Pursuing a college degree as the U.S. economy approaches double-digit unemployment is like a vote of confidence in the future. At Maryville University’s thriving campus, the mood is energetic and optimistic. “Enrollment is at an all-time high of more than 3,600 students, and this year’s freshman class was the largest ever—an 8 percent increase over last year,” says Marty Parkes, Maryville’s associate vice president of marketing and community relations. “It demonstrates that we’re right on track to achieve our long-term strategic plan for total enrollment of 5,000 over the next five years. Despite challenging economic times, we haven’t had to lay off anyone or cut any of our programs.”
Signs of growth are evident throughout Maryville’s 130-acre campus in Town & Country. A new dorm is opening next fall, the School of Health Professions is expanding, and the university’s Weekend and Evening College will relocate to Lake Saint Louis in January.
The school’s 13-team athletic department was recently reclassified from Division III to Division II. “Now we’re eligible to play in the Great Lakes Valley Conference throughout the Midwest,” Parkes says. “That gives us a better level of competition—and an opportunity to increase our visibility beyond St. Louis. We want to keep our local base while expanding our name recognition throughout the Midwest.”
Not bad for what started in 1872 as a small Catholic academy for women in South St. Louis. “We’re now a comprehensive, coeducational learning experience for traditional undergraduate, graduate and doctoral students, as well as nontraditional weekend and evening students,” Parkes says. “We pride ourselves on our challenging programs, the caliber of our students and our beautiful campus. U.S. News & World Report consistently ranks us among the best schools in the Master’s-Midwest category. We train our students to lead lives of achievement, global awareness and civic engagement.”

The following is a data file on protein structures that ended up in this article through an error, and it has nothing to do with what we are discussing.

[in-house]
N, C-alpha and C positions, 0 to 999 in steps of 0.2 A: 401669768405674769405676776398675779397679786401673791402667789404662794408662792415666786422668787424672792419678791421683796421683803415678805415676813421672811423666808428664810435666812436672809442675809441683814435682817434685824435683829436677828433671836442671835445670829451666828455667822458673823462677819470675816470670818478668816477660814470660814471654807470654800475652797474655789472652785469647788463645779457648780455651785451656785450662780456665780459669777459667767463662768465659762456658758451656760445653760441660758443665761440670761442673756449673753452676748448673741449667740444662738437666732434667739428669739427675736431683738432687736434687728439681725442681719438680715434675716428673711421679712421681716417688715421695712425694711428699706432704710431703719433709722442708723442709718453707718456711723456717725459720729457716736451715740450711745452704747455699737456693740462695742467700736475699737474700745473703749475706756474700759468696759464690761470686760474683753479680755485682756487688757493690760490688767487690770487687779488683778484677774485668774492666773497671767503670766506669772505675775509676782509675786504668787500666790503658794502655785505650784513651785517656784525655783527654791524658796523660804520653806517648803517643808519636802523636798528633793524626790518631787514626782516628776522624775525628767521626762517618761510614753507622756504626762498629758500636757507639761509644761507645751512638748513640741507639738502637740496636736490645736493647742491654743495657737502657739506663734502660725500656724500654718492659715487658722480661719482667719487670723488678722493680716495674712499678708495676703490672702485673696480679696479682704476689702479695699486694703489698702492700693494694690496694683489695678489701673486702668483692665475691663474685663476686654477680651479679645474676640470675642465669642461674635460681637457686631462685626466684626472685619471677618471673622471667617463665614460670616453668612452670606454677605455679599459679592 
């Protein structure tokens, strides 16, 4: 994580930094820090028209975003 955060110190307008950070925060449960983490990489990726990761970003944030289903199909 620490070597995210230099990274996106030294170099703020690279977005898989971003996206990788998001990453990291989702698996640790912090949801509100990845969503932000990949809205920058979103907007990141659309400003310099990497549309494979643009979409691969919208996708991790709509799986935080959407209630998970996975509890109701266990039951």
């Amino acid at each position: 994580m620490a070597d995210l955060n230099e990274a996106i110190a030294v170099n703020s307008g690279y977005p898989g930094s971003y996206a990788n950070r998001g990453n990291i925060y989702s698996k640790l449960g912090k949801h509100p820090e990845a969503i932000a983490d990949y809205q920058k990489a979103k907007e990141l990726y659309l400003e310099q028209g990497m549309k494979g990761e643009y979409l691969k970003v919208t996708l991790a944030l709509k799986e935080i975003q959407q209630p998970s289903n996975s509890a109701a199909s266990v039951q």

Maryville University is divided into four schools, Parkes explains: Business, Education, Arts and Sciences, and Health Professions. “Our academic programs and outside experiences blend classroom learning with real-life training in a hands-on, metropolitan setting,” he says. “Neighbors like St. Luke’s Hospital and the Maryville Centre Corporate Complex provide internship opportunities where students gain valuable work experience. The end result is students who are well-prepared to start careers of distinction.”
Among recent graduates, 82 percent are now employed or attending graduate school. More than 15,000 Maryville alumni live and work in the St. Louis region. “Our School of Health Professions is very strong right now,” Parkes says. “With the aging boomer population, the health field will be a major provider of jobs for the next generation or two, and we intend to enhance and grow those programs.” Already a leader in physical and occupational therapy education as well nursing education, the program will offer a Doctor of Nursing Practice (DNP) degree beginning in January.
“Whether you’re right out of high school and ready for the traditional four-year experience, a full-time employee in your 20s through 40s looking to further your education and improve your career with a master’s degree, or a high school principal who wants to get that Ph.D. and become a school superintendent, Maryville University can help,” Parkes says.
National surveys have shown that parents of college-bound students want a safe location for their kids, and that students want access to a major metropolitan area. “Maryville offers both, along with a first-rate education,” says university president Mark Lombardi. “At Maryville, we strive to make everything within the classroom challenging—and everything outside of it pleasant, nurturing and easy.”